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Pain Therapeutics Inc. Message Board

  • boorsrus boorsrus Aug 29, 2013 1:09 PM Flag

    Barbier on Remoxy

    Posted by BioWorld Today:

    Pain Therapeutics Inc. and Durect Corp. each enjoyed a stock surge when news got out that Pfizer Inc. began a new clinical trial of Remoxy (oxycodone) three months after the pharma had signaled that it was considering discontinuation of the product.

    Pain Therapeutics, of Austin, Texas, developed Remoxy using technology designed to discourage tampering. It licensed the drug from Cupertino, Calif.-based Durect in 2002, and in 2005, Pain Therapeutics licensed development and commercialization to King Pharmaceuticals Inc. The drug fell into Pfizer's hands through its acquisition of King.

    Pain Therapeutics stock (NASDAQ:PTIE) gained 34 percent Friday to close at $3.08, and Durect (NASDAQ:DRRX) surged 17 percent, closing at $1.23.

    Remi Barbier, CEO of Pain Therapeutics, told BioWorld Today, "We're not out of the woods until we get a definitive go/no-go letter from Pfizer." Pfizer committed to sending the letter by the time of the next quarterly earnings report, in about five or six weeks. "That's the real trigger for a number of investors," Barbier said.

    Barbier pointed out that it takes on average about 12 years to develop a drug. "Remoxy's pretty much on track with that unfortunate record," Barbier said. The FDA laid out a "crystal clear" road map for Pfizer to satisfy the agency's requirements for approval in May, according to Barbier, and that included "six or seven" clinical studies and some in vitro work. The agency did not require any new efficacy studies.

    "It's pretty straightforward," Barbier said. "Pfizer knows exactly what has to get done. We know exactly what has to get done."

    In a clinical trial announcement, Pfizer said it would carry out a trial to estimate the effects of food on oxycodone pharmacokinetics after administration of 40-mg doses of "formulation K" of the drug, and estimate its relative bioavailability compared to "formulation X" in fasted state in healthy volunteers.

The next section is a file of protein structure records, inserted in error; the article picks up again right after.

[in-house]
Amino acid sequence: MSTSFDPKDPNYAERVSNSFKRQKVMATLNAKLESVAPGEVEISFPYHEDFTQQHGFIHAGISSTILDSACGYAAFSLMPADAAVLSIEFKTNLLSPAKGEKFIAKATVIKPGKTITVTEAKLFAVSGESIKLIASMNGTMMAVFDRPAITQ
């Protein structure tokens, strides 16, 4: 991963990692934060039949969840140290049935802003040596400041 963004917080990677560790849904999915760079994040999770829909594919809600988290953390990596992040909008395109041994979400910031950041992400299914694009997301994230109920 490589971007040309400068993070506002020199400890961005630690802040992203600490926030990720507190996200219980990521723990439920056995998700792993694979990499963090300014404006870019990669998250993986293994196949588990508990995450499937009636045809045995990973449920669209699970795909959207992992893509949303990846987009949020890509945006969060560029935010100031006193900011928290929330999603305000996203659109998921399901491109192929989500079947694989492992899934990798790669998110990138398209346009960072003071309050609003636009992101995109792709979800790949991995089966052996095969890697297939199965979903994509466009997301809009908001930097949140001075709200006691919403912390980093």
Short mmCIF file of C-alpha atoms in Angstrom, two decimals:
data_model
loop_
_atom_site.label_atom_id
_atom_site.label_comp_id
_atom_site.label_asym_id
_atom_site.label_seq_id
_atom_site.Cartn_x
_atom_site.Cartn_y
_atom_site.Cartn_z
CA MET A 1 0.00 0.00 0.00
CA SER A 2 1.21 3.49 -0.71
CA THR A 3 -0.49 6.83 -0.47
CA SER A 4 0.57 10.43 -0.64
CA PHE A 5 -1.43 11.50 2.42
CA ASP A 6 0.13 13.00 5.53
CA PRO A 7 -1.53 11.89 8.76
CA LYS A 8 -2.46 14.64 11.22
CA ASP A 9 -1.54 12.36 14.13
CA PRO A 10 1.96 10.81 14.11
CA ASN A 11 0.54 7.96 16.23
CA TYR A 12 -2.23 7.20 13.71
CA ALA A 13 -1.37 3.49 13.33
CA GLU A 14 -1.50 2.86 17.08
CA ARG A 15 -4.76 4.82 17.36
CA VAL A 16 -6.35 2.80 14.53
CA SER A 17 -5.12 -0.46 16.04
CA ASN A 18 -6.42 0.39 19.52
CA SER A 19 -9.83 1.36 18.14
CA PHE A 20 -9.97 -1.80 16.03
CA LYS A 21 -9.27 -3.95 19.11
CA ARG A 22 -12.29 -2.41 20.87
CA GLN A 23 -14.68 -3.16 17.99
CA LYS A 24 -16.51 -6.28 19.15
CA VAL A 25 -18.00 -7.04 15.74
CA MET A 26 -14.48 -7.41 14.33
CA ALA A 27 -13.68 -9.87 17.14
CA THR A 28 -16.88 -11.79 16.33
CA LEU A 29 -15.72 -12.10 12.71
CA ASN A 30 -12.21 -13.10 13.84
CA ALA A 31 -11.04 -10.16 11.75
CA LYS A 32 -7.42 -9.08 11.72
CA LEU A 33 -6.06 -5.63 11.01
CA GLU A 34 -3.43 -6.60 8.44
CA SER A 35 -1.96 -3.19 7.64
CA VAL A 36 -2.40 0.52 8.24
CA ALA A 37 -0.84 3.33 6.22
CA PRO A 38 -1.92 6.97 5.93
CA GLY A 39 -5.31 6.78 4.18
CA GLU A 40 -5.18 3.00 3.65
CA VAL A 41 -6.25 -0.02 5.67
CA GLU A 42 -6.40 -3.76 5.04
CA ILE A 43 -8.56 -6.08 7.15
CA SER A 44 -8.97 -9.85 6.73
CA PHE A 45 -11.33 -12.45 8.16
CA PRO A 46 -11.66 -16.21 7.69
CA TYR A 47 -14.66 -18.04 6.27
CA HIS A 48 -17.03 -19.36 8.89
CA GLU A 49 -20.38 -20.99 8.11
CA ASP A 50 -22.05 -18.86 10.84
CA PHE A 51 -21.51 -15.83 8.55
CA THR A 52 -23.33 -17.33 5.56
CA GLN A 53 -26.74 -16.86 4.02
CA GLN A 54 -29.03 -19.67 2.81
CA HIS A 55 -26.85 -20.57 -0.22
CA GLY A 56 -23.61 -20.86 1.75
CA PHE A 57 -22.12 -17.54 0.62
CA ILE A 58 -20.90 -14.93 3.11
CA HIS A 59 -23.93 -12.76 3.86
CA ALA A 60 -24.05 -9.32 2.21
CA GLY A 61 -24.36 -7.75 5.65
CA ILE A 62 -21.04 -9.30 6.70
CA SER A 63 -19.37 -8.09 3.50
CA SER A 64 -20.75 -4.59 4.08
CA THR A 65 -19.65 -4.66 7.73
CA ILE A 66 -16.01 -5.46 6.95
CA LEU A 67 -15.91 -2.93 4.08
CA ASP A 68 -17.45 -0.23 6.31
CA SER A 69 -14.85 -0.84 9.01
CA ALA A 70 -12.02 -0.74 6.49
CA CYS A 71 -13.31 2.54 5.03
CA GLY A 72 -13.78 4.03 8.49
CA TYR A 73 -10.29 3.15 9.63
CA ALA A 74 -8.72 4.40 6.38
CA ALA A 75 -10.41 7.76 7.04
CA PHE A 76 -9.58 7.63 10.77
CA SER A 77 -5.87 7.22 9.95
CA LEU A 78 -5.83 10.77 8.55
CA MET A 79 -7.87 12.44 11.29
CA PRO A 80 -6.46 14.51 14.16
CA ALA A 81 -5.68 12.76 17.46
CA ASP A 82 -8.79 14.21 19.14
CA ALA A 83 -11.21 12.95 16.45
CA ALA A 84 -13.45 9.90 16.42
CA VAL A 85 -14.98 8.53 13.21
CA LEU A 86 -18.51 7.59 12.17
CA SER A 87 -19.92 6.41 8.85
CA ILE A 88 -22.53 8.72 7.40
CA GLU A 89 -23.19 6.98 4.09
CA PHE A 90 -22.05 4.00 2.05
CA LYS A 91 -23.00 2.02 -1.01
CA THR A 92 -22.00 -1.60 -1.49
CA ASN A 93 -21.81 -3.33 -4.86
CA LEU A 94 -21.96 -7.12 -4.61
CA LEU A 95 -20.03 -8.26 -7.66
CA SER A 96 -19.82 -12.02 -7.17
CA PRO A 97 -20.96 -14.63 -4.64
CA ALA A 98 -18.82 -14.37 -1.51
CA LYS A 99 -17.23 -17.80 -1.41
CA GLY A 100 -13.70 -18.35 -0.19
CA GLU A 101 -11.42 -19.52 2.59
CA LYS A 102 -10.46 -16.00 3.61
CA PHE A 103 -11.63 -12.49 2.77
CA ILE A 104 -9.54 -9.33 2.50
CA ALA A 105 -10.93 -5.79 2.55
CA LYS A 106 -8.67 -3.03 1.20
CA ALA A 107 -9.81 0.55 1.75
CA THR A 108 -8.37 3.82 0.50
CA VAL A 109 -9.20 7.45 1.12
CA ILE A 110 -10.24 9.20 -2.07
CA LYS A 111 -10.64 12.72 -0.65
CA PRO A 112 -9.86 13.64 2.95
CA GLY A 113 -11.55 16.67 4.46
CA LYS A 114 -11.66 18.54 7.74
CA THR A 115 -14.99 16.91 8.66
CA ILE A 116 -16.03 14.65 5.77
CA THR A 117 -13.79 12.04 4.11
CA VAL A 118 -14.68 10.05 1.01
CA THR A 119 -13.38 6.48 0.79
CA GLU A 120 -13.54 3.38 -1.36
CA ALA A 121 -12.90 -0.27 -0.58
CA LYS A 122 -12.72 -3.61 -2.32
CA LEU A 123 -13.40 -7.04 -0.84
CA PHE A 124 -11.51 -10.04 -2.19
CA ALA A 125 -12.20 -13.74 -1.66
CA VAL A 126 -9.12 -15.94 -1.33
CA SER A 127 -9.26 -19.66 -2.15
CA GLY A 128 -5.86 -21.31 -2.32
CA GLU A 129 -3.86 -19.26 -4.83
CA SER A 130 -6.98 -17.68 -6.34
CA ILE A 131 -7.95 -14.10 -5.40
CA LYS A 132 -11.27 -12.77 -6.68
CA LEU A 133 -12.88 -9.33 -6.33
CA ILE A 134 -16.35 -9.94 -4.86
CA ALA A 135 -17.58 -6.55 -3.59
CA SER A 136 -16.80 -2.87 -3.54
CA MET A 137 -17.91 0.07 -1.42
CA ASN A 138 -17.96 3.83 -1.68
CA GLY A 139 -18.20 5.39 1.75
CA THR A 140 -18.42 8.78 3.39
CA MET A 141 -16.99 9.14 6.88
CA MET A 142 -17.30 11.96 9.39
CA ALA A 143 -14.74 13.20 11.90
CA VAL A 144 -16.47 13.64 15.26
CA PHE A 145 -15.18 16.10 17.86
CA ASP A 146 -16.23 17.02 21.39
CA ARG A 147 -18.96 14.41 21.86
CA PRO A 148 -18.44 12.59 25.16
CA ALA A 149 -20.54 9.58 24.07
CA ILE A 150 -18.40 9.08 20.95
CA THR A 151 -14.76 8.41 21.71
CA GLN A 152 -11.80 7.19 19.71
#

The food effect study is one of the studies laid out by the FDA for completion of Remoxy's application. "It's a good sign," Barbier said. "Kind of a flashing green light. Stay tuned. In about three weeks, we'll know exactly which way this will play out."

    Pfizer has issued guidance for a mid-2015 re-filing date for Remoxy, which puts potential approval around the end of 2015. "We have seen the road map that the FDA provided Pfizer," Barbier said. "It is not a difficult road map. The heavy lifting is behind us."

    After Pain Therapeutics developed Remoxy, a long-acting formulation of oxycodone, the firm submitted the initial new drug application (NDA) June 2008, and received a complete response letter in December 2008. (See BioWorld Today, May 13, 2013.)

    A few months after that, King assumed full control of development and resubmitted the NDA in December 2010.

    Pfizer picked up Remoxy in February 2011 , when it closed its $14.25 per share, $3.6 billion acquisition of King, now a wholly owned subsidiary of Pfizer. (See BioWorld Today, Oct. 13, 2010.)

    The Oxycontin market is estimated at about $3 billion annually, and even with a crush-resistant formulation of Oxycontin available from Purdue Pharma LP, there is a strong demand for new oxycodone formulations.

    Purdue's product is designed to prevent abusers from cutting, breaking, chewing, crushing or dissolving the narcotic to achieve an immediate high. However, addicts have found ways to get around those tamper-resistant properties.

    Oxycontin is formulated with a polymer that makes it difficult to crush or grind the tablets, but it is not impossible to abuse. Remoxy, on the other hand, is a gelatin capsule filled with a Vaseline-like substance with a thick consistency that is hard to dissolve and hence highly resistant to abuse. It is also too viscous to inject.

    Pain Therapeutics lost 22 cents, to close at $2.89 Monday. Durect lost 5 cents, closing at $1.18.

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